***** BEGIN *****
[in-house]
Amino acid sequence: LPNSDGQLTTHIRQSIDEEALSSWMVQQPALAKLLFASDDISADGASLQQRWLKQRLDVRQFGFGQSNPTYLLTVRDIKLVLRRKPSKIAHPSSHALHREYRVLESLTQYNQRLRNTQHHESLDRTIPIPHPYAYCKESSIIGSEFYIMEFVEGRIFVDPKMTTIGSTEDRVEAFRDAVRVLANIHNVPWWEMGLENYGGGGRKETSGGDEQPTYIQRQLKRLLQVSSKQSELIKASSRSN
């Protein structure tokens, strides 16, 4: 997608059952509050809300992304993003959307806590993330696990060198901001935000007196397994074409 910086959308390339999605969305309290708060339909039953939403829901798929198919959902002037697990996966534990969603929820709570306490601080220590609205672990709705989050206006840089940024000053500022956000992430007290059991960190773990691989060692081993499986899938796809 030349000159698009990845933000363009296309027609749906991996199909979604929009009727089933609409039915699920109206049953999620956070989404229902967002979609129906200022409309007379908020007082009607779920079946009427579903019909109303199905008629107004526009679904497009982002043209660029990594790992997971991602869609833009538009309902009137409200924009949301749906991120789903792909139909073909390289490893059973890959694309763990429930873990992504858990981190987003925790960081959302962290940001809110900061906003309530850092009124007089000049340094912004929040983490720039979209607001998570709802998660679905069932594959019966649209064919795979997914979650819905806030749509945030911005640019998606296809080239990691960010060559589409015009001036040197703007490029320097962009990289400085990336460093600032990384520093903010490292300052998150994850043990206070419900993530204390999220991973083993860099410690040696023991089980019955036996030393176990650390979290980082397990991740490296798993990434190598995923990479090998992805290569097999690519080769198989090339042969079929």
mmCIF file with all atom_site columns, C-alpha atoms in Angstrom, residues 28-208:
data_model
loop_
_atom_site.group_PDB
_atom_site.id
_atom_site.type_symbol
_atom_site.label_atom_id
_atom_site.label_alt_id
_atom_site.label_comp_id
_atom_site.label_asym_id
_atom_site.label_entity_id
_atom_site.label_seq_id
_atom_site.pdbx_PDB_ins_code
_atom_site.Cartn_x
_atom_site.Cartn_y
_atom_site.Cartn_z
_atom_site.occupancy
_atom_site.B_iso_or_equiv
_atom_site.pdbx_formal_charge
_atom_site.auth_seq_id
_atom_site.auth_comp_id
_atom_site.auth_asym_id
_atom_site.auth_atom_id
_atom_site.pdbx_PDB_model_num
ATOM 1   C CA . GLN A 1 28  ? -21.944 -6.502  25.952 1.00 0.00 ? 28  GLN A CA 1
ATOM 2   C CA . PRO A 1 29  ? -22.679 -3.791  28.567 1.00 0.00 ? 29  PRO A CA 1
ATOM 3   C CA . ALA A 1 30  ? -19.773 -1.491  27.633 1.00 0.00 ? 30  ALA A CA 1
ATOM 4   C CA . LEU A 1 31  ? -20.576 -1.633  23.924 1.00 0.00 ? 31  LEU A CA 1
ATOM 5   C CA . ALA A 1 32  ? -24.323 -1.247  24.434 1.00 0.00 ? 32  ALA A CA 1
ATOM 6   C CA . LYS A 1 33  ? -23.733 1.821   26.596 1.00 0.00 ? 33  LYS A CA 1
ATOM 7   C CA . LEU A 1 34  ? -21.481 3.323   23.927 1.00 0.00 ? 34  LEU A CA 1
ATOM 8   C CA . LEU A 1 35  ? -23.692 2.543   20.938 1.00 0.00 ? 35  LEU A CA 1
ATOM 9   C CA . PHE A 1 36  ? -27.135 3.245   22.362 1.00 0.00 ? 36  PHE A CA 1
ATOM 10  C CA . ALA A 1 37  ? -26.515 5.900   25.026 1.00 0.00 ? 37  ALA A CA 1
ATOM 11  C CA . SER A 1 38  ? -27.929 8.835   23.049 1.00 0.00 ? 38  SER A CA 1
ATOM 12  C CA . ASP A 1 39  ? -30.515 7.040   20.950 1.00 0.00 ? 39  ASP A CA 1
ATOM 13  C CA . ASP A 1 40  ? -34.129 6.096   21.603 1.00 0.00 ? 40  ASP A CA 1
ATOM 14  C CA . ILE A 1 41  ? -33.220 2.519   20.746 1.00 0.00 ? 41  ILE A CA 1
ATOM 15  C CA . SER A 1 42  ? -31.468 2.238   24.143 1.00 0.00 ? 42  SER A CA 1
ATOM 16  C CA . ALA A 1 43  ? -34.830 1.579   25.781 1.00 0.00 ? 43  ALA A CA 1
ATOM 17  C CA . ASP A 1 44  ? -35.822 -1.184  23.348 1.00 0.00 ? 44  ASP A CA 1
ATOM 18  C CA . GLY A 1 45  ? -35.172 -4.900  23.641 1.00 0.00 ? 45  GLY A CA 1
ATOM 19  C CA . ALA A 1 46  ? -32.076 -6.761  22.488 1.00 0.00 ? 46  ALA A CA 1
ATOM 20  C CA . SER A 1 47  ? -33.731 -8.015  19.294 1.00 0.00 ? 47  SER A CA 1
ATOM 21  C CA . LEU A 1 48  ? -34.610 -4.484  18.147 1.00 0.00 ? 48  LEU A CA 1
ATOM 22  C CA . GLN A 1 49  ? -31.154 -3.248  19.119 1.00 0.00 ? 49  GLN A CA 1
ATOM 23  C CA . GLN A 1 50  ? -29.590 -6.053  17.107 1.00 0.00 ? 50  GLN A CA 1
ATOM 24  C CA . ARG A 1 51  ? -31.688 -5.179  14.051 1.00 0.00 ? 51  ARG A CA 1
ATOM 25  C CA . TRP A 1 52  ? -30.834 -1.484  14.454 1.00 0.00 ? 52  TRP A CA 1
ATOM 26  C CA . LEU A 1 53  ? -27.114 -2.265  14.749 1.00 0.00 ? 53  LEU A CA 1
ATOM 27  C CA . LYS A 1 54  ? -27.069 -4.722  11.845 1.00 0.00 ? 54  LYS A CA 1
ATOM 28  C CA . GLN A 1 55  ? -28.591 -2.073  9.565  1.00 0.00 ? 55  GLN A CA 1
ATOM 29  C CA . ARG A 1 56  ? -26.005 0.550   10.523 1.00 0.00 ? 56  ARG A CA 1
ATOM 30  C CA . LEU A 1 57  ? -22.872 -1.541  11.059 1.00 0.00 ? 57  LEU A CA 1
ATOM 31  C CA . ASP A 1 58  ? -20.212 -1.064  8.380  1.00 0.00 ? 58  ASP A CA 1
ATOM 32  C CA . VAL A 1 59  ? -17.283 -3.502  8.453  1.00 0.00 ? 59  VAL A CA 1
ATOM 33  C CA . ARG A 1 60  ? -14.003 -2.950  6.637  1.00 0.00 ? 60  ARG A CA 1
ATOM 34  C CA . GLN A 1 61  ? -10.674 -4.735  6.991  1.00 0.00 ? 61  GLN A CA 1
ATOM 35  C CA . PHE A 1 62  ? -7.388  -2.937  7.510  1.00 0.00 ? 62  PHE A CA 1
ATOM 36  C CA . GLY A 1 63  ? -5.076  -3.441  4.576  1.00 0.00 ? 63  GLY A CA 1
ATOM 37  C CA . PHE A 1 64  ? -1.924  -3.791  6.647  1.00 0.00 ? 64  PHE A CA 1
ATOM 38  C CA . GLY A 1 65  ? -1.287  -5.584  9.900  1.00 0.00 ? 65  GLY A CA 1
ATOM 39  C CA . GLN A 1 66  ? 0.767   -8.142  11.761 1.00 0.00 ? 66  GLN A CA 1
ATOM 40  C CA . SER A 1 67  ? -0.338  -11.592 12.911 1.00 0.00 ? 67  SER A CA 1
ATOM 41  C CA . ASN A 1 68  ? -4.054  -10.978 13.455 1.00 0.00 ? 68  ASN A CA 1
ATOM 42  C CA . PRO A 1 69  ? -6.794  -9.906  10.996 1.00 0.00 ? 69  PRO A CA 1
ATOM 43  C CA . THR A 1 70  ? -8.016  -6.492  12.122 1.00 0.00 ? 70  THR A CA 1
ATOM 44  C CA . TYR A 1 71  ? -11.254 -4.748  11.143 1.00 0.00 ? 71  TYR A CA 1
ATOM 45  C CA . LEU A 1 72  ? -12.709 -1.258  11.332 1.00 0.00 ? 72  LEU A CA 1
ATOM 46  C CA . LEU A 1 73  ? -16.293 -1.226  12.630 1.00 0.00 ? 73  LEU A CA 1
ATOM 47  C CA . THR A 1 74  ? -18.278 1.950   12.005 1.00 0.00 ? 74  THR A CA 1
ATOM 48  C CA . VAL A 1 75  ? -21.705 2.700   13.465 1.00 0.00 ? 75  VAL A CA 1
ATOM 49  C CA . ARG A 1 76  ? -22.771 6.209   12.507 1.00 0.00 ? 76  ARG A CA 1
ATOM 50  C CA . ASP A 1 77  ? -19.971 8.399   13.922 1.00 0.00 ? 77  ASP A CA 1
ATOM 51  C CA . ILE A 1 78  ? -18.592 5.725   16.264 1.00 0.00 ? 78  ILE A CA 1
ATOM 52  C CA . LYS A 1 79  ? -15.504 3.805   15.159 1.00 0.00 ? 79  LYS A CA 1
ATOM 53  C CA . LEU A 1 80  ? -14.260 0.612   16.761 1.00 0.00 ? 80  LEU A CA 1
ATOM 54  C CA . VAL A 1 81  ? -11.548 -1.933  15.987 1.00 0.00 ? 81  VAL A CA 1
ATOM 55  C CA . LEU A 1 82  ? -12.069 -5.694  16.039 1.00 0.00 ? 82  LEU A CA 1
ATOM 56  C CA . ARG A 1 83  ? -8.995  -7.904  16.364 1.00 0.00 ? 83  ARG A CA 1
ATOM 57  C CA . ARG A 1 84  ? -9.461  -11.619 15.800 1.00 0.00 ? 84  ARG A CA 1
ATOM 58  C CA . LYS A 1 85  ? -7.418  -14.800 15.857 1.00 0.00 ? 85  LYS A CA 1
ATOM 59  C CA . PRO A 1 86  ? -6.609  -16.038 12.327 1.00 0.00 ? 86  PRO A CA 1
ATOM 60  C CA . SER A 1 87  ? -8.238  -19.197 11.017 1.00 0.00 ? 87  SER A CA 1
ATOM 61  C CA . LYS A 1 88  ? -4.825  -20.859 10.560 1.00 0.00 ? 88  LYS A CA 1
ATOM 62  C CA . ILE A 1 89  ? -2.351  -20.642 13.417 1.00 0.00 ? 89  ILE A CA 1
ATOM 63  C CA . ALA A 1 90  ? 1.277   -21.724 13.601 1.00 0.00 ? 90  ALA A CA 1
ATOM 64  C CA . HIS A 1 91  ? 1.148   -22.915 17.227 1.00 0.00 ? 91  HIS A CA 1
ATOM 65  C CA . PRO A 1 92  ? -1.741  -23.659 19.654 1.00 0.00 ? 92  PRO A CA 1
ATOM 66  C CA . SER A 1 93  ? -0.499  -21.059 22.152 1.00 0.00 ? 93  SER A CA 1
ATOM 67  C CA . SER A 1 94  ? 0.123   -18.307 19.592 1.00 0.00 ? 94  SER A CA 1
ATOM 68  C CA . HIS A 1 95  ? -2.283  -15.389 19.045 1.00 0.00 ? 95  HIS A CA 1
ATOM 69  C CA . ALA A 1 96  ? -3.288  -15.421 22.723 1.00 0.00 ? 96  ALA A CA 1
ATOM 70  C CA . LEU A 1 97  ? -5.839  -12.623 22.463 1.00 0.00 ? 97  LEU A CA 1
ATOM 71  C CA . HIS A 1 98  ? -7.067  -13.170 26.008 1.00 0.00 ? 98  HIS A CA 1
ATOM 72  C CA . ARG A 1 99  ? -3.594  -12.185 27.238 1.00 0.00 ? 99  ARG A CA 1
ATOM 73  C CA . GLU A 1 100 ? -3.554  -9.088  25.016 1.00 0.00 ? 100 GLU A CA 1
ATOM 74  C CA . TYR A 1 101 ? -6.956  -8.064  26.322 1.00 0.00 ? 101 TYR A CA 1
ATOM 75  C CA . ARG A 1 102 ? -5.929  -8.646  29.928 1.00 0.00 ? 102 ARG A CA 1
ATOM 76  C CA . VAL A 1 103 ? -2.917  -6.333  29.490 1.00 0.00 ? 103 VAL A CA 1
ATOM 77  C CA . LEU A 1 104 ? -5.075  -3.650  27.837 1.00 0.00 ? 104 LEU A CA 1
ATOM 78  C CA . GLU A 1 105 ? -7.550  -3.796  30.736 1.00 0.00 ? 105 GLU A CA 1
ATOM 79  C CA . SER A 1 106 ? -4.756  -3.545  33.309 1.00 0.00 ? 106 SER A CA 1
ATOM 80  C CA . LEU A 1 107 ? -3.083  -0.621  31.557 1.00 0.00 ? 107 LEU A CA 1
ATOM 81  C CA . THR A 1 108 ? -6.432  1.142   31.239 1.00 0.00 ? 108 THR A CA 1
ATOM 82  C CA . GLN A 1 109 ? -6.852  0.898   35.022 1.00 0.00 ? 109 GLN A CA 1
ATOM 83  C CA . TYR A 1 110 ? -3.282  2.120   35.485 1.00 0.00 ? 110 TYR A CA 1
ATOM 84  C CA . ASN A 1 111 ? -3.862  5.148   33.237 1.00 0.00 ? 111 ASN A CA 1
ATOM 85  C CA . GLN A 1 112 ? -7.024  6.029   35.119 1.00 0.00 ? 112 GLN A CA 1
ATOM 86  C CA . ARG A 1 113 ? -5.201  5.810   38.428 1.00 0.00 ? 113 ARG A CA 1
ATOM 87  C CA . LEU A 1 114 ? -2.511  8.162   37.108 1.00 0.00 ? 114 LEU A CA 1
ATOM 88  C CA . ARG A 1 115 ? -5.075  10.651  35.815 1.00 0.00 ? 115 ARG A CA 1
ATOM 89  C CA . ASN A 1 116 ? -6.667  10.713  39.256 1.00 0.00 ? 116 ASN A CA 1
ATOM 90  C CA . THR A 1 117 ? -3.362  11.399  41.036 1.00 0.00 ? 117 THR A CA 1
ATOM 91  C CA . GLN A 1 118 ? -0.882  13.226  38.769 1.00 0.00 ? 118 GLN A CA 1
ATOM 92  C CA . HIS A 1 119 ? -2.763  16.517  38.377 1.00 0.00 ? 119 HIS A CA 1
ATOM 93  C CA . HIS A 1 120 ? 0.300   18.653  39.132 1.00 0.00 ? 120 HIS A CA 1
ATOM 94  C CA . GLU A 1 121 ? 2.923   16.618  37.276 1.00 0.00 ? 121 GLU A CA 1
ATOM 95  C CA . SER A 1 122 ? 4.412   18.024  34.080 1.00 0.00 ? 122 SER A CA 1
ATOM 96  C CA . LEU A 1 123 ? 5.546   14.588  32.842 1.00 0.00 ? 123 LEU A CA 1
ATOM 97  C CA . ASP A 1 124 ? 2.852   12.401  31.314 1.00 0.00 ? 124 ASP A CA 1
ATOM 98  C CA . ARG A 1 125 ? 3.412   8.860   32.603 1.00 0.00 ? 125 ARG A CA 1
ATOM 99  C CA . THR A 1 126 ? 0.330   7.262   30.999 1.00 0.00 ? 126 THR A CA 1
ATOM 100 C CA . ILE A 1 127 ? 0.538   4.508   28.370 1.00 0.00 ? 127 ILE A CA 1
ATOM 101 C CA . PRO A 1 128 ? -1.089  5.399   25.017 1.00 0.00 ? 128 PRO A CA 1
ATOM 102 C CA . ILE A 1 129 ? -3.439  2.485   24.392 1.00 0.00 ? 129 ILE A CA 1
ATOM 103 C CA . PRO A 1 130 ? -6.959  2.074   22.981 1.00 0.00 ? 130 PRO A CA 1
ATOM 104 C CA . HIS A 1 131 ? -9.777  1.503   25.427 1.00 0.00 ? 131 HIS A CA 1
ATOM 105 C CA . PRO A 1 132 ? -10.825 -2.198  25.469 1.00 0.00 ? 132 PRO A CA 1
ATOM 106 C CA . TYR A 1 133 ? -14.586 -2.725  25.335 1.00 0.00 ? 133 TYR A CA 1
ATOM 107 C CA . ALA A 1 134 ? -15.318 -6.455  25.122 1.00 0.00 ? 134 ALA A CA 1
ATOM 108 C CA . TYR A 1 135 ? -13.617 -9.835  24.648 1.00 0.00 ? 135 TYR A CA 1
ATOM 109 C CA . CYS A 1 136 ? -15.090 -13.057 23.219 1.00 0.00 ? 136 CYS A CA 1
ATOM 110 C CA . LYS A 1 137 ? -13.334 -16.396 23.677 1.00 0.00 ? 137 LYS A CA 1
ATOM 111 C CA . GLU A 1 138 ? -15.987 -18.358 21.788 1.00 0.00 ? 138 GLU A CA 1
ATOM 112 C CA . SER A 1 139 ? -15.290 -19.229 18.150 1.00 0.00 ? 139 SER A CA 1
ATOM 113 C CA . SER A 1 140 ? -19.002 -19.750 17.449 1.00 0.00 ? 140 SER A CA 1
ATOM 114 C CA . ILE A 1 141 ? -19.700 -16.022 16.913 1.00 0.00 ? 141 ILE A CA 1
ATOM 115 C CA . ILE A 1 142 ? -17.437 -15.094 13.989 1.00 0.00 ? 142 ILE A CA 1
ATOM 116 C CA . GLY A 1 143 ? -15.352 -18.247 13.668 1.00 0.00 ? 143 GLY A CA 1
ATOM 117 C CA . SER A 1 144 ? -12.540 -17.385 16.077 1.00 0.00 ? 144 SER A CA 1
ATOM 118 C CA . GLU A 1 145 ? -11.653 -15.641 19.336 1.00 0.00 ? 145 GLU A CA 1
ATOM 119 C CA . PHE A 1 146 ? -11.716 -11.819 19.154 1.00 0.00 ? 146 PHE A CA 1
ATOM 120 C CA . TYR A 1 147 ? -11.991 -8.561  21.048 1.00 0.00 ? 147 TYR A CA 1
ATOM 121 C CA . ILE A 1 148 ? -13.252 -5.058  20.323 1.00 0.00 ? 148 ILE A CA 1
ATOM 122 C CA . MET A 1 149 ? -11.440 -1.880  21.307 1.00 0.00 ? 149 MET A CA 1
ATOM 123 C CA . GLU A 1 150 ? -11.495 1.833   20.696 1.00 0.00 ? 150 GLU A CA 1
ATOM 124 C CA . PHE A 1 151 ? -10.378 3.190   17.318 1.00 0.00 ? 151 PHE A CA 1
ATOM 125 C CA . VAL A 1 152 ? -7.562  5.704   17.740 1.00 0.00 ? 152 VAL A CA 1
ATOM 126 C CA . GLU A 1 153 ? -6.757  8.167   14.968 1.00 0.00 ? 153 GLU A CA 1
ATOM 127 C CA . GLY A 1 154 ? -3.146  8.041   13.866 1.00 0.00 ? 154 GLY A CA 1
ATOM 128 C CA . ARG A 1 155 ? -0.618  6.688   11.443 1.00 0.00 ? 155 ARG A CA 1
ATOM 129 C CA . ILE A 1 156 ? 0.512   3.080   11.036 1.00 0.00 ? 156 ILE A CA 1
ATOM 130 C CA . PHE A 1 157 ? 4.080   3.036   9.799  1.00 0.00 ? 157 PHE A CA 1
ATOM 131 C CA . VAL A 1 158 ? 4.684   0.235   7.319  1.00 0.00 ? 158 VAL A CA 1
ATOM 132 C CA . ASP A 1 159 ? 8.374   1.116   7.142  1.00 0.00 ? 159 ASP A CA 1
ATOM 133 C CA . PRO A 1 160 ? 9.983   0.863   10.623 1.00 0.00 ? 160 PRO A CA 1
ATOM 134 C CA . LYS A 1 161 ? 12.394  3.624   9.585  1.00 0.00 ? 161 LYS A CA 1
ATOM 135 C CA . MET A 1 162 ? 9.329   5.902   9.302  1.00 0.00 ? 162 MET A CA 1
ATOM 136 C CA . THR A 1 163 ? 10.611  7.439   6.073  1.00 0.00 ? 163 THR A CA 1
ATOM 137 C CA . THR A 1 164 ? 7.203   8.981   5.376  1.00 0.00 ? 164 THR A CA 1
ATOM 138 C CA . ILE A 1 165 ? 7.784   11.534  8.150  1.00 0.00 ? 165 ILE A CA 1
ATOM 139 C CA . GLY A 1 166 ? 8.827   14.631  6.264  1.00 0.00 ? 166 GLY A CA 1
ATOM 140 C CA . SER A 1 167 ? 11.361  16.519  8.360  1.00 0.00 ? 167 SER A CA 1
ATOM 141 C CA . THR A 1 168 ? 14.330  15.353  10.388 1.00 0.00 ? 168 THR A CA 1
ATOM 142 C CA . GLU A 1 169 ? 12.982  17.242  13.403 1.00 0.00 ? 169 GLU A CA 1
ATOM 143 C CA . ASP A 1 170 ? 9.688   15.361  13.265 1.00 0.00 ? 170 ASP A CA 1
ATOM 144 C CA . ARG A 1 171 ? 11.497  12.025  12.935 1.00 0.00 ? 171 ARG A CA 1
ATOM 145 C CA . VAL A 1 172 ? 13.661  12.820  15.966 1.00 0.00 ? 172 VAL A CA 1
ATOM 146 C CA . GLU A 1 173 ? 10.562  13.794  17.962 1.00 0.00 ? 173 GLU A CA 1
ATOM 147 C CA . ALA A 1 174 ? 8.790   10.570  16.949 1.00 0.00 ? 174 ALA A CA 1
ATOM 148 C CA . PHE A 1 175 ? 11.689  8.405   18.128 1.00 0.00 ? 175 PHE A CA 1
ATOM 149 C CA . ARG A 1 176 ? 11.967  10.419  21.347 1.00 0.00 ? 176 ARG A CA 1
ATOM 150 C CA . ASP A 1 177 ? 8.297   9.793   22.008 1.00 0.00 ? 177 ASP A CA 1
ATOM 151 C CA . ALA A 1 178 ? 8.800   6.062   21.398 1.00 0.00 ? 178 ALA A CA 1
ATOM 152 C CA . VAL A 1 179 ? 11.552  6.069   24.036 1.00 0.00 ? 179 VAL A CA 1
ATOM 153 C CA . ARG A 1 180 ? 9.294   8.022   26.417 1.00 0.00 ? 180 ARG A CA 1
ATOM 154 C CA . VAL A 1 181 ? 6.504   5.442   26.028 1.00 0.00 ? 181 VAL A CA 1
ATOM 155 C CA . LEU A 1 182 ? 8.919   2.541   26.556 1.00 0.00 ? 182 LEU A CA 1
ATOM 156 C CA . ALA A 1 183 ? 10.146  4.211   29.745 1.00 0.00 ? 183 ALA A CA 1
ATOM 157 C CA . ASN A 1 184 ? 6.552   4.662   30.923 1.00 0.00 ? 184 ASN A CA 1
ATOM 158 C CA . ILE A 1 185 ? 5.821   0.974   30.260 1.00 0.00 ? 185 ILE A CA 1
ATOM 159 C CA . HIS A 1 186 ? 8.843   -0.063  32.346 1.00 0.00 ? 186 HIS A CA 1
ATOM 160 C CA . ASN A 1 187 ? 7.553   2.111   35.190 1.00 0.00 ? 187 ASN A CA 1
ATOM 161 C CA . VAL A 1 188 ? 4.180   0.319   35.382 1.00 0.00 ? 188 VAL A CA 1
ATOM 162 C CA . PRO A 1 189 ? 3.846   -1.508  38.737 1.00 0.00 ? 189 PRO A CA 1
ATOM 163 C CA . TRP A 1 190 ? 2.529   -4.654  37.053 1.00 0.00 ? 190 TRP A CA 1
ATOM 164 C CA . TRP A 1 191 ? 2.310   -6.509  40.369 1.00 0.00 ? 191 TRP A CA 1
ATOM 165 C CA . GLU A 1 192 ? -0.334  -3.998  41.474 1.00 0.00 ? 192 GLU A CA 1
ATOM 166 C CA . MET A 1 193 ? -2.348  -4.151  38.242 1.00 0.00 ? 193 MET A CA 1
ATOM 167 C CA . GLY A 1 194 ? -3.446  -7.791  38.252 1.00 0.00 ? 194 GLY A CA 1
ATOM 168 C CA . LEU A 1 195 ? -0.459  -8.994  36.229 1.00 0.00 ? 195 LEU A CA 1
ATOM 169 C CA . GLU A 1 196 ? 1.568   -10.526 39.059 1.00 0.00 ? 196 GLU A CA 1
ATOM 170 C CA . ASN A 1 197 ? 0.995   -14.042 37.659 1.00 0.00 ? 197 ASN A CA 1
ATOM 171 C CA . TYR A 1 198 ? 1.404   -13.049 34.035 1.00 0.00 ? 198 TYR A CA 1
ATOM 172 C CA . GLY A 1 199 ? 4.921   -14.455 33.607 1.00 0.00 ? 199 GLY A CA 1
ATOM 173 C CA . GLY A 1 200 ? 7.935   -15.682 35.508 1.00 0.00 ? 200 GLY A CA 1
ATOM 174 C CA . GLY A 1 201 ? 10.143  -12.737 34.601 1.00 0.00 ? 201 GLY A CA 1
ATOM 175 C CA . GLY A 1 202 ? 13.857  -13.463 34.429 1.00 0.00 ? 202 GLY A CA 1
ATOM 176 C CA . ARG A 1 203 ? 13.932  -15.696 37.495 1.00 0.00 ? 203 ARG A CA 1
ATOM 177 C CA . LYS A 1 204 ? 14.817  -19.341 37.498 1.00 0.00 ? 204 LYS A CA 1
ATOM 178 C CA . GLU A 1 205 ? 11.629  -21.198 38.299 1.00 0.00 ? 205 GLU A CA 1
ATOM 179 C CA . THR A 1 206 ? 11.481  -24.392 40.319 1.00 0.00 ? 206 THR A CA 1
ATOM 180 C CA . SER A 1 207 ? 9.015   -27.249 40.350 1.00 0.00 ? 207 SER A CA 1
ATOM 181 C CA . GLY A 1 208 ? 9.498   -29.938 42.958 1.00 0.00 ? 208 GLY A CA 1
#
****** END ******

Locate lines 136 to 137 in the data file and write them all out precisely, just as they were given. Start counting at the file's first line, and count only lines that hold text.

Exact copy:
ATOM 109 C CA . CYS A 1 136 ? -15.090 -13.057 23.219 1.00 0.00 ? 136 CYS A CA 1
ATOM 110 C CA . LYS A 1 137 ? -13.334 -16.396 23.677 1.00 0.00 ? 137 LYS A CA 1